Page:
Adam S. Arthur, Philipp Taussky, Min S. Park, Michael F. Stiefel and Robert H. Rosenwasser
Bernhard Sutter, Adam Arthur, Jeffrey Laurent, James Chadduck, Gerhard Friehs, Georg Clarici and Gerhard Pendl
Surgical treatment of intrameduallary spinal cord metastases (ISCM) has become increasingly effective in recent years. The advent of new imaging techniques combined with an enhanced understanding of the natural history of these tumors has improved the effectiveness of the available treatment options. The authors present three new cases of ISCM successfully treated with surgery. A review of 129 cases found in the literature is also discussed. Characteristic symptomology and presentation are reviewed with an eye toward improving diagnostic methodology. The natural history of ISCM is divided into three phases. Surgical intervention should be used early in phase 2.
Vinodh T. Doss, Jason Weaver, Scott Didier and Adam S. Arthur
Aneurysmal bone cysts (ABCs) are destructive cystic lesions of the bone and are common in children. They are expansile in nature and, therefore, may become symptomatic. These have traditionally been treated surgically; but recently, endovascular embolization has shown promise as a stand-alone therapy. The authors describe a case of an ABC highlighting the effectiveness and efficiency of endovascular treatment. A 16-year-old boy was referred for a 4-month history of radiating back pain and urinary hesitancy. Findings from his neurological examination were normal, but he had problems ambulating because of pain. Magnetic resonance imaging and CT scanning showed a cystic mass in the sacrum; a biopsy was performed and diagnosis of ABC was confirmed. Treatment options were then discussed with the family.
The patient underwent 2 endovascular embolizations in approximately 1 month: Onyx 18 was involved in the first session, and N-butyl cyanoacrylate glue was used in the second session. After the first treatment, the patient experienced a dramatic decrease in pain and concomitant improvement in function. The patient went from being mildly symptomatic after the first treatment to completely asymptomatic after the second treatment. Clinical and radiographic follow-up obtained at 2, 6, and 18 months after initial treatment revealed the patient to be asymptomatic with progressive ossification.
Endovascular treatment can be effective in treating symptomatic cases of ABC in which surgery would carry significant risk. Selective arterial embolization can promote sclerosis and result in an immediate and significant decrease in pain.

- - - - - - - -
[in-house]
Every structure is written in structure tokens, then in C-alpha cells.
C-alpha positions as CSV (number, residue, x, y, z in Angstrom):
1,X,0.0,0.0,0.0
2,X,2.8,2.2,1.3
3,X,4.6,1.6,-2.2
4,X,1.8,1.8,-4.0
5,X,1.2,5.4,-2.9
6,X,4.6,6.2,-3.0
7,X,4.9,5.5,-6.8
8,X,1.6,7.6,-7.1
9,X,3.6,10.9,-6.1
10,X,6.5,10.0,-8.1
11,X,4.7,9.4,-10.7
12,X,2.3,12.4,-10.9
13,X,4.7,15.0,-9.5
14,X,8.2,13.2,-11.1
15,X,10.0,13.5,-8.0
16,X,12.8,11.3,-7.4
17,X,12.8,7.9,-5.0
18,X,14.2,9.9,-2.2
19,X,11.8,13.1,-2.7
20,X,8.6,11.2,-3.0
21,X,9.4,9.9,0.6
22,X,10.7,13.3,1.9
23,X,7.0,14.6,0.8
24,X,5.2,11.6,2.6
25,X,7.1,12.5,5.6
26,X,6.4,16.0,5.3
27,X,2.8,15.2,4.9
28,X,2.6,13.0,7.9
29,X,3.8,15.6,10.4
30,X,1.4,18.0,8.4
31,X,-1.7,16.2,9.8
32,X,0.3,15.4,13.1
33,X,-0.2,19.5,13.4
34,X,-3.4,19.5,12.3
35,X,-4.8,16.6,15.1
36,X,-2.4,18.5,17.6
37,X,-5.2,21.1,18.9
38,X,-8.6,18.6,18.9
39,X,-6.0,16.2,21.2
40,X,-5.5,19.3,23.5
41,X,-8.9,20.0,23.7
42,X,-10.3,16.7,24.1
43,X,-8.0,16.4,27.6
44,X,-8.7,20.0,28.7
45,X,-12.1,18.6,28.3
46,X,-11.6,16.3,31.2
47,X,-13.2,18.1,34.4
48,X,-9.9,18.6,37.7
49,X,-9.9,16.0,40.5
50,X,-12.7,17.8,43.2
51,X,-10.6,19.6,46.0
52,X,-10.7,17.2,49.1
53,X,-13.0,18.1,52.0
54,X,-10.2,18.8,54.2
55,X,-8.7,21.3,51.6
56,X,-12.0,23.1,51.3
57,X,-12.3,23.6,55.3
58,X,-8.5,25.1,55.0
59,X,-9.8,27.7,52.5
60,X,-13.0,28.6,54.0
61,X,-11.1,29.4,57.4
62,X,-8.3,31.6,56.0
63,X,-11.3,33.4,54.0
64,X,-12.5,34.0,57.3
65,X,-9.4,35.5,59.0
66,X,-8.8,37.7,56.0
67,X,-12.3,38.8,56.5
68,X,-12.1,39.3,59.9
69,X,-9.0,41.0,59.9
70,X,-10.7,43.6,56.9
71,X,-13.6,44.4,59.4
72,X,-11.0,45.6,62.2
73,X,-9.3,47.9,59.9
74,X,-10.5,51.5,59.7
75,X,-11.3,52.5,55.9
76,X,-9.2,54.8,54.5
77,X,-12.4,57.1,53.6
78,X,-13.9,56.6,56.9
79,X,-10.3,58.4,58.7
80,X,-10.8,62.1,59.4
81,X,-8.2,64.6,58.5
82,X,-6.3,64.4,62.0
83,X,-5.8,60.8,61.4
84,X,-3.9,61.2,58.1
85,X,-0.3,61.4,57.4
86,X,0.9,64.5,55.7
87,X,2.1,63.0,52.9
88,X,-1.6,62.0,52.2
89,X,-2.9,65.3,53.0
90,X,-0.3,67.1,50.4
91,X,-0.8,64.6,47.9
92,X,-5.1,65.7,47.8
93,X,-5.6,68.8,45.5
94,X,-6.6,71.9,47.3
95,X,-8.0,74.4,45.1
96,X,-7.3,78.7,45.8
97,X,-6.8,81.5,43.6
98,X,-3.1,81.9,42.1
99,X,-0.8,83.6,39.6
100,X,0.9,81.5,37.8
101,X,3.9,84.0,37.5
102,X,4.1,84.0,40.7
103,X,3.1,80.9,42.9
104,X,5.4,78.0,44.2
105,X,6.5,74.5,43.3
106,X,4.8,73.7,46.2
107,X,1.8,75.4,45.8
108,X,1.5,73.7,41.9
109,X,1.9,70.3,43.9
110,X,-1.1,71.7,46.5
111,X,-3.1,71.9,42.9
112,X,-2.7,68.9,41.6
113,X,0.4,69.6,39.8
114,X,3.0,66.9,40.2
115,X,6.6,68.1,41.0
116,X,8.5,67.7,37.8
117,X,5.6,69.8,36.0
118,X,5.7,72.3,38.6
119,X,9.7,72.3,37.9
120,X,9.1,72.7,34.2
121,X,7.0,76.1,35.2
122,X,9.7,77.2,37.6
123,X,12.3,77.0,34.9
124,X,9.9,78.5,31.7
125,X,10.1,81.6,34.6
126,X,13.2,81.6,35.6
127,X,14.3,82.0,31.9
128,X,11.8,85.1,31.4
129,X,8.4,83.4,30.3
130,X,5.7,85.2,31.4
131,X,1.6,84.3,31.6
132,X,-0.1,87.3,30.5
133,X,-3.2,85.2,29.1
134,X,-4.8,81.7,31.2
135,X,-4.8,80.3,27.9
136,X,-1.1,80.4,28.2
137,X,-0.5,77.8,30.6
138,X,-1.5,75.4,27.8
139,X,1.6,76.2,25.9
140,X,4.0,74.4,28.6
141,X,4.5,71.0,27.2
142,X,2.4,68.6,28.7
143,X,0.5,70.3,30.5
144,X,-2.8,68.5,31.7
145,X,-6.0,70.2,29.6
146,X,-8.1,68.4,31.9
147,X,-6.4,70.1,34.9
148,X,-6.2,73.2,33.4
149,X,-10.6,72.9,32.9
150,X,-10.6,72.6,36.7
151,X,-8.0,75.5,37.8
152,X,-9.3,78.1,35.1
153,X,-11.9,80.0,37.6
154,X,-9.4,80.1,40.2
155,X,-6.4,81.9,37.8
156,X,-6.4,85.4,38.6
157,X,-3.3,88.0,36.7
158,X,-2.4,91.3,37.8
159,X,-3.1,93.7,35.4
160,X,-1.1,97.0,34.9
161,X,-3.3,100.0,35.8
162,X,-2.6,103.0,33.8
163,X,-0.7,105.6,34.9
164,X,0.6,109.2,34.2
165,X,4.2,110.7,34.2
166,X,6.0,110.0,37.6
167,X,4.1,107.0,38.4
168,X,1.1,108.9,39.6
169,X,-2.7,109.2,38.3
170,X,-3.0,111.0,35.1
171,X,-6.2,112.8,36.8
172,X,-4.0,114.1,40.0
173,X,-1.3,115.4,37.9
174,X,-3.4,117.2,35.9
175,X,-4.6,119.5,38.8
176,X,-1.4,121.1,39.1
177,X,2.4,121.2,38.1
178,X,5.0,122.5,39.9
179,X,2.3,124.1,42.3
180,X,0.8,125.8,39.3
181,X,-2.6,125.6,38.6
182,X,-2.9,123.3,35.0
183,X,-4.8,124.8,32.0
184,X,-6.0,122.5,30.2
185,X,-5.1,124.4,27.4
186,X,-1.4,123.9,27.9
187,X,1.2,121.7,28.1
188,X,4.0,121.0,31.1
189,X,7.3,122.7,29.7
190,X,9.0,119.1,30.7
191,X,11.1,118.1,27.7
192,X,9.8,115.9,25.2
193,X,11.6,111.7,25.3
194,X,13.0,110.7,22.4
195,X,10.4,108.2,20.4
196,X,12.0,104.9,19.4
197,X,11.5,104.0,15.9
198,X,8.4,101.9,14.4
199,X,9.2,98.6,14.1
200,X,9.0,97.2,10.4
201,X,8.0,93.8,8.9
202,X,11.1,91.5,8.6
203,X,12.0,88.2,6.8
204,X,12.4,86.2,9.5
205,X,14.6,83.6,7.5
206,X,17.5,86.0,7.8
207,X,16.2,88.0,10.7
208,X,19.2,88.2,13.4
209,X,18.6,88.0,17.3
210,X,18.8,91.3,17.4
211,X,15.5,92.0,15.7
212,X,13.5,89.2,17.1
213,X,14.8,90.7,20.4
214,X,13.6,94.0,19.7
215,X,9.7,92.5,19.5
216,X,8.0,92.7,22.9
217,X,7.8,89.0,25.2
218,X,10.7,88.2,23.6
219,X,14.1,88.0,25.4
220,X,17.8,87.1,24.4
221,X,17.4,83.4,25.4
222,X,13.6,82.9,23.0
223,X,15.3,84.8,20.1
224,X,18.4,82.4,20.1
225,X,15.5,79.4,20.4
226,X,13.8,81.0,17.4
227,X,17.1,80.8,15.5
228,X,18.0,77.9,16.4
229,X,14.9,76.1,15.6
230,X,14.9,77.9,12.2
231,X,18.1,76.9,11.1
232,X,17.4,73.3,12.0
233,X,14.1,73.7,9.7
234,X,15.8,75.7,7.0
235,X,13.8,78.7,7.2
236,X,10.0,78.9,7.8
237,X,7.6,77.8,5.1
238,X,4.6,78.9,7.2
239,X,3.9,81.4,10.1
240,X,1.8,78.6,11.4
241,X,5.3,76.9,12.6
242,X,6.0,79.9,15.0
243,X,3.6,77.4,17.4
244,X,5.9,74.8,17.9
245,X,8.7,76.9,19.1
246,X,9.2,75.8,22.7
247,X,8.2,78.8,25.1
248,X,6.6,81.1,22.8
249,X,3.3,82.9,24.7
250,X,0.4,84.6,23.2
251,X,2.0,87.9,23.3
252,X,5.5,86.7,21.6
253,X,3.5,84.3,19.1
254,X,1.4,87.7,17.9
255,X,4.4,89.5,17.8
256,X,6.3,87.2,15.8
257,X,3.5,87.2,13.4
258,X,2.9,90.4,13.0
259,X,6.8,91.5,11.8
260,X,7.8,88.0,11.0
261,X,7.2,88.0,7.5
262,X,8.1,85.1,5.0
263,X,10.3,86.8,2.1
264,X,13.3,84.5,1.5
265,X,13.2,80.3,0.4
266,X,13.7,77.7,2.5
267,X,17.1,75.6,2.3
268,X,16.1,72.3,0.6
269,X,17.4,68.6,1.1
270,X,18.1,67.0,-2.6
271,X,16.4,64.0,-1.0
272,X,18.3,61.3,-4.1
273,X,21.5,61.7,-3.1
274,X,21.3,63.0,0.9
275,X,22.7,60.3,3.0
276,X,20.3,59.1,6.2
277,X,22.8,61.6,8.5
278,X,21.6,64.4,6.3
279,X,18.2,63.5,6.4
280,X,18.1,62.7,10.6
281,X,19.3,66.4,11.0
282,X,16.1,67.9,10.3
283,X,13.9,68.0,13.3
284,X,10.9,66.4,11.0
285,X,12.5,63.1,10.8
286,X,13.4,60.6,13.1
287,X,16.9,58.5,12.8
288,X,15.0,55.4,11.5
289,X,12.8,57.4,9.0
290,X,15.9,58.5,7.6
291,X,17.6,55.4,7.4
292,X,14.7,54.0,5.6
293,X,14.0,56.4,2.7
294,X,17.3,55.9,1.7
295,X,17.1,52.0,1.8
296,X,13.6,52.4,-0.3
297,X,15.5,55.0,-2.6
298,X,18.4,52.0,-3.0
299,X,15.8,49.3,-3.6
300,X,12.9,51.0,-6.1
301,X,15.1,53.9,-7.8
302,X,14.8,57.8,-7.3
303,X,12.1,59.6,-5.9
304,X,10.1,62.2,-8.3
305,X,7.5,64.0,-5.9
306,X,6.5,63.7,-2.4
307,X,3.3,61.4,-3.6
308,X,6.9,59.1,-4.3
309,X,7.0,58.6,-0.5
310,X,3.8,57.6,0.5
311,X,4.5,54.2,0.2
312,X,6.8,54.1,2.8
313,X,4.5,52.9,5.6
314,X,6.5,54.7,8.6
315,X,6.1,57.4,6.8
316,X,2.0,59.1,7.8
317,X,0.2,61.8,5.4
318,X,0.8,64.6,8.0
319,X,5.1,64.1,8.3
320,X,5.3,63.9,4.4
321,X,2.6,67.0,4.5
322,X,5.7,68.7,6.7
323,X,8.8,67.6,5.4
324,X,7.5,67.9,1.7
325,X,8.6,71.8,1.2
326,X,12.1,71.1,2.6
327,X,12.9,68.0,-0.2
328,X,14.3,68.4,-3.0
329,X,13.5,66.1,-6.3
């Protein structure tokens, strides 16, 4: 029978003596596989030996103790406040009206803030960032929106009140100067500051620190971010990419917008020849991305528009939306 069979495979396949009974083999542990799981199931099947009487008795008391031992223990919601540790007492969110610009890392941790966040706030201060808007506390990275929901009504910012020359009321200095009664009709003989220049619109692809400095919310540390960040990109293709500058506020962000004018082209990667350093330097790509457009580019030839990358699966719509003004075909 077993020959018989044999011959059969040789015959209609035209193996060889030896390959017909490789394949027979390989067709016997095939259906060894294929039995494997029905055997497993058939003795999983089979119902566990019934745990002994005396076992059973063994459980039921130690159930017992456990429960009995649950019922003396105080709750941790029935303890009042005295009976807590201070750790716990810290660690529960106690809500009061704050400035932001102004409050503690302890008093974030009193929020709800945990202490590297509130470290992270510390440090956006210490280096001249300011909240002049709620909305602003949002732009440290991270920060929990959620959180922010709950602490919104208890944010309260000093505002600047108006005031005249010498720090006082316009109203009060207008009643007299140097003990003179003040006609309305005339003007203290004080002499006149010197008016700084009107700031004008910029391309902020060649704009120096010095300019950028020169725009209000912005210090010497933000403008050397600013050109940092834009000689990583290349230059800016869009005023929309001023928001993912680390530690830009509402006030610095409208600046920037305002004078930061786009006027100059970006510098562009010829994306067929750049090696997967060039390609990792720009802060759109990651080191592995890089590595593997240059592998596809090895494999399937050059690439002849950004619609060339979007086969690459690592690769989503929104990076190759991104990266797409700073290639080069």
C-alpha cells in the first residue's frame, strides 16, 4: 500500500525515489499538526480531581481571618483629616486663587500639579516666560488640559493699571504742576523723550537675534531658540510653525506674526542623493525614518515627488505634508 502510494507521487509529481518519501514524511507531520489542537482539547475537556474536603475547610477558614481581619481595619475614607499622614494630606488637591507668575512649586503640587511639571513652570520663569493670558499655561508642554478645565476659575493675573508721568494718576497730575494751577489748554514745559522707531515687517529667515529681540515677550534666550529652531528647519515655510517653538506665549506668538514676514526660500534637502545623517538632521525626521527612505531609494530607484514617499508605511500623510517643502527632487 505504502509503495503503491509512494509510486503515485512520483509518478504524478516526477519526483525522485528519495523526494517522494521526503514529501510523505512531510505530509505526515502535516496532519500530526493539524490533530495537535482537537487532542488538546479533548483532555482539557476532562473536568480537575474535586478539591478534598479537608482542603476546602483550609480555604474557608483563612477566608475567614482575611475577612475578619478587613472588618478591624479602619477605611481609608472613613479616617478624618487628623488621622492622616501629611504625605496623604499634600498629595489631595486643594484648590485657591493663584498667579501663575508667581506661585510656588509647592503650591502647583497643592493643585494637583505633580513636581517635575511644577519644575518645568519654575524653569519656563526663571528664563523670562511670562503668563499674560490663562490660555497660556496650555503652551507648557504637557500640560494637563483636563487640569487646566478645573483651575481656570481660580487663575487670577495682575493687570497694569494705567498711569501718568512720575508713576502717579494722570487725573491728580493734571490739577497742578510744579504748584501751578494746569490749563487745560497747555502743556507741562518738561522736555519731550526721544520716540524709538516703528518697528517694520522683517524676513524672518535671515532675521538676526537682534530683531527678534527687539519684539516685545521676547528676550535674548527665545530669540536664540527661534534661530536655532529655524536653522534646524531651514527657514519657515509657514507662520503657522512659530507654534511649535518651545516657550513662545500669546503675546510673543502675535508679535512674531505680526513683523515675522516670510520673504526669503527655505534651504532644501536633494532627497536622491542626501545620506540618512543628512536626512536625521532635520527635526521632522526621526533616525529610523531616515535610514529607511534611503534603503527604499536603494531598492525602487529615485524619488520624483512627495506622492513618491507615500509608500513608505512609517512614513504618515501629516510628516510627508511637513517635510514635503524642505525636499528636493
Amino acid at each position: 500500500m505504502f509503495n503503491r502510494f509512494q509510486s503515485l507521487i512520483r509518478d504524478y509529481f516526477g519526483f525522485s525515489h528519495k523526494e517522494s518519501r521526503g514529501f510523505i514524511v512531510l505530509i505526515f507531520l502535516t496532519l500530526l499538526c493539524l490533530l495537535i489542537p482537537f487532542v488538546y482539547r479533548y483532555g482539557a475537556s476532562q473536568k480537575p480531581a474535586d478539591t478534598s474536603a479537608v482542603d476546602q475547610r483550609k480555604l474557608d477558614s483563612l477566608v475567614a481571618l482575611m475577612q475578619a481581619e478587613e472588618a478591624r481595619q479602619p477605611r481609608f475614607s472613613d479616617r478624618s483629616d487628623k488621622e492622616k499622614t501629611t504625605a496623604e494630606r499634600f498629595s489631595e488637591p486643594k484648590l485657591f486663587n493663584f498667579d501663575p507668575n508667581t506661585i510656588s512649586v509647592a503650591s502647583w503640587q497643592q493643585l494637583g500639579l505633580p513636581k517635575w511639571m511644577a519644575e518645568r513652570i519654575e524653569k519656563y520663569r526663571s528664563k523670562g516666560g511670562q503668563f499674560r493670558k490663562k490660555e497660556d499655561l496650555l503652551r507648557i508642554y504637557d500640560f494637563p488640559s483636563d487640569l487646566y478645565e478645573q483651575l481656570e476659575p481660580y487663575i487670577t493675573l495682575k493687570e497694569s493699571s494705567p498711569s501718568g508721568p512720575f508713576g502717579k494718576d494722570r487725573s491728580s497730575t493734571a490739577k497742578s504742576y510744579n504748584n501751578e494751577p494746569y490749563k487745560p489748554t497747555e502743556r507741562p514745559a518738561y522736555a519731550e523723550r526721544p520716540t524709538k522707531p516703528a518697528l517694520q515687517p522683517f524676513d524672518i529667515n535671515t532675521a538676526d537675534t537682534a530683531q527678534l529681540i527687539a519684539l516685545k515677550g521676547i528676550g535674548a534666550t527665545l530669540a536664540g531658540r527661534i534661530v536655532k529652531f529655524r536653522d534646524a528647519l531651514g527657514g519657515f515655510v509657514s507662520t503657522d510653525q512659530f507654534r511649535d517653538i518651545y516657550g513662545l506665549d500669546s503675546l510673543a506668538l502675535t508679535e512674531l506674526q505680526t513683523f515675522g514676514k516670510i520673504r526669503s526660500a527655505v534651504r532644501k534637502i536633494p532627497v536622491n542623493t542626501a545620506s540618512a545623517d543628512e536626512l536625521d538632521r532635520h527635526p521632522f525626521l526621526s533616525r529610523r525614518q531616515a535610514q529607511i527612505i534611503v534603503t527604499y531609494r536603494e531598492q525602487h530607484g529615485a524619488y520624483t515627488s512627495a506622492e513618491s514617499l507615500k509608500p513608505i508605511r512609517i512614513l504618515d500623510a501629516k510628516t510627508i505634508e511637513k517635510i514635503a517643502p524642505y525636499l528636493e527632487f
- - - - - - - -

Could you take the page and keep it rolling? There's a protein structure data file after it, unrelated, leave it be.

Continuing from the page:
Adam S. Arthur, Stephanie A. Wilson, Sanat Dixit and John D. Barr
The authors present a retrospective analysis of their initial experience with the recently developed MicroVention HydroCoil to treat patients with cerebral aneurysms. Unlike the bare metal coils initially available for endovascular treatment of aneurysms, HydroCoils have a layer of hydrogel polymer surrounding a platinum metallic core. The hydrogel polymer expands soon after making contact with blood. The expanded hydrogel polymer provides increased volumetric filling compared with bare metal coils and offers a more biocompatible surface, as demonstrated in animal models.
Over a 17-month period, the authors used HydroCoils to treat 30 patients with 33 aneurysms. All patients had been treated at least 6 months prior to data analysis. Initial treatment results as well as records of clinical and angiographic follow up were reviewed. Six-month posttreatment angiograms were available for 25 patients.
The HydroCoils were implanted with few complications. On angiographic follow up, a clearly defined radiolucent separation of the coils from the parent artery was noted in many of the aneurysms treated. The authors have not previously observed angiographically demonstrated lucencies separating the coils from the parent artery. This frequent, but not consistent, appearance on follow-up angiograms obtained in this study indicates that HydroCoils support significant neointimal formation across the neck of treated aneurysms. The preliminary results indicate that HydroCoils can be used safely and effectively to treat aneurysms and that these devices may allow for improved aneurysm filling.
Gregory J. Zipfel, David M. Hasan, Felipe C. Albuquerque and Adam S. Arthur